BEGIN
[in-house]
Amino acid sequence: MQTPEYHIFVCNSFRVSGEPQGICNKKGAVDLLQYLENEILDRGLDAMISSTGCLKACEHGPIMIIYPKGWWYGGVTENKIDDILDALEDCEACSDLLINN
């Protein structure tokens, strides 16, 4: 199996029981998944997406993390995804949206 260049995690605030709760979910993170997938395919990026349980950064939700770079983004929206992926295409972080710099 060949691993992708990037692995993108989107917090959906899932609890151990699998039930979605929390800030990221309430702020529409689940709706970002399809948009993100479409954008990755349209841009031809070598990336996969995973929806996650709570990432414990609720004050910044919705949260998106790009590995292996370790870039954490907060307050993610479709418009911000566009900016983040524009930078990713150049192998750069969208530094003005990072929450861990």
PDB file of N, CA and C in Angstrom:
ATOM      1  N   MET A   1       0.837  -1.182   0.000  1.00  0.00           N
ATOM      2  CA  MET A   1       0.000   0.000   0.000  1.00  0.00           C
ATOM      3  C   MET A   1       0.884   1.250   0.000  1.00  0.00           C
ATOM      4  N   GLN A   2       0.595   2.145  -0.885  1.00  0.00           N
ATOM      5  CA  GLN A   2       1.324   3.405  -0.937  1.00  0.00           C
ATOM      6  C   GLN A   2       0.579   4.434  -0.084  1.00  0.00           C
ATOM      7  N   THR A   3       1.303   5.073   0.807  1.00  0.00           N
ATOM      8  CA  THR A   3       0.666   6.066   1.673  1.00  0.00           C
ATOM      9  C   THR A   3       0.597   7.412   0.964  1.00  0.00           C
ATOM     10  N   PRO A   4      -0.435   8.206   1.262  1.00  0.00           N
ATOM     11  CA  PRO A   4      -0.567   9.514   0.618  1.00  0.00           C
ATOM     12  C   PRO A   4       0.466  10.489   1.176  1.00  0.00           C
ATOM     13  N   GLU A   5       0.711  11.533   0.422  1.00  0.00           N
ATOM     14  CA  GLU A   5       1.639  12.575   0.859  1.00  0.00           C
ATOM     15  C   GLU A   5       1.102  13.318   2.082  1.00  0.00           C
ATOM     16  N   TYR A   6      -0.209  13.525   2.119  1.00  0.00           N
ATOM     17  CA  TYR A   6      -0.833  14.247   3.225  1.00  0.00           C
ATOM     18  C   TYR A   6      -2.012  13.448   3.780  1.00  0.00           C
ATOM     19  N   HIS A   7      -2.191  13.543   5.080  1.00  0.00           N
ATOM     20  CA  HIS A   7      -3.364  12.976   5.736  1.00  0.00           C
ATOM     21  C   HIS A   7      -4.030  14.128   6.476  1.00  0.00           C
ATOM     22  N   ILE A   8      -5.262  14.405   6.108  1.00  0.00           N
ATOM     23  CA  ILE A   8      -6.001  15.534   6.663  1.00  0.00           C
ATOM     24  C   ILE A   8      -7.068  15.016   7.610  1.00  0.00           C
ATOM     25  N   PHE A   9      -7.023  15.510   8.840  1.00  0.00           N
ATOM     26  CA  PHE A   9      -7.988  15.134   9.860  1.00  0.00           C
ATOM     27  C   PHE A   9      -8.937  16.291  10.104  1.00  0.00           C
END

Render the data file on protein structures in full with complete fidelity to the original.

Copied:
[in-house]
Amino acid sequence: MQTPEYHIFVCNSFRVSGEPQGICNKKGAVDLLQYLENEILDRGLDAMISSTGCLKACEHGPIMIIYPKGWWYGGVTENKIDDILDALEDCEACSDLLINN
């Protein structure tokens, strides 16, 4: 199996029981998944997406993390995804949206 260049995690605030709760979910993170997938395919990026349980950064939700770079983004929206992926295409972080710099 060949691993992708990037692995993108989107917090959906899932609890151990699998039930979605929390800030990221309430702020529409689940709706970002399809948009993100479409954008990755349209841009031809070598990336996969995973929806996650709570990432414990609720004050910044919705949260998106790009590995292996370790870039954490907060307050993610479709418009911000566009900016983040524009930078990713150049192998750069969208530094003005990072929450861990």
PDB file of N, CA and C in Angstrom:
ATOM      1  N   MET A   1       0.837  -1.182   0.000  1.00  0.00           N
ATOM      2  CA  MET A   1       0.000   0.000   0.000  1.00  0.00           C
ATOM      3  C   MET A   1       0.884   1.250   0.000  1.00  0.00           C
ATOM      4  N   GLN A   2       0.595   2.145  -0.885  1.00  0.00           N
ATOM      5  CA  GLN A   2       1.324   3.405  -0.937  1.00  0.00           C
ATOM      6  C   GLN A   2       0.579   4.434  -0.084  1.00  0.00           C
ATOM      7  N   THR A   3       1.303   5.073   0.807  1.00  0.00           N
ATOM      8  CA  THR A   3       0.666   6.066   1.673  1.00  0.00           C
ATOM      9  C   THR A   3       0.597   7.412   0.964  1.00  0.00           C
ATOM     10  N   PRO A   4      -0.435   8.206   1.262  1.00  0.00           N
ATOM     11  CA  PRO A   4      -0.567   9.514   0.618  1.00  0.00           C
ATOM     12  C   PRO A   4       0.466  10.489   1.176  1.00  0.00           C
ATOM     13  N   GLU A   5       0.711  11.533   0.422  1.00  0.00           N
ATOM     14  CA  GLU A   5       1.639  12.575   0.859  1.00  0.00           C
ATOM     15  C   GLU A   5       1.102  13.318   2.082  1.00  0.00           C
ATOM     16  N   TYR A   6      -0.209  13.525   2.119  1.00  0.00           N
ATOM     17  CA  TYR A   6      -0.833  14.247   3.225  1.00  0.00           C
ATOM     18  C   TYR A   6      -2.012  13.448   3.780  1.00  0.00           C
ATOM     19  N   HIS A   7      -2.191  13.543   5.080  1.00  0.00           N
ATOM     20  CA  HIS A   7      -3.364  12.976   5.736  1.00  0.00           C
ATOM     21  C   HIS A   7      -4.030  14.128   6.476  1.00  0.00           C
ATOM     22  N   ILE A   8      -5.262  14.405   6.108  1.00  0.00           N
ATOM     23  CA  ILE A   8      -6.001  15.534   6.663  1.00  0.00           C
ATOM     24  C   ILE A   8      -7.068  15.016   7.610  1.00  0.00           C
ATOM     25  N   PHE A   9      -7.023  15.510   8.840  1.00  0.00           N
ATOM     26  CA  PHE A   9      -7.988  15.134   9.860  1.00  0.00           C
ATOM     27  C   PHE A   9      -8.937  16.291  10.104  1.00  0.00           C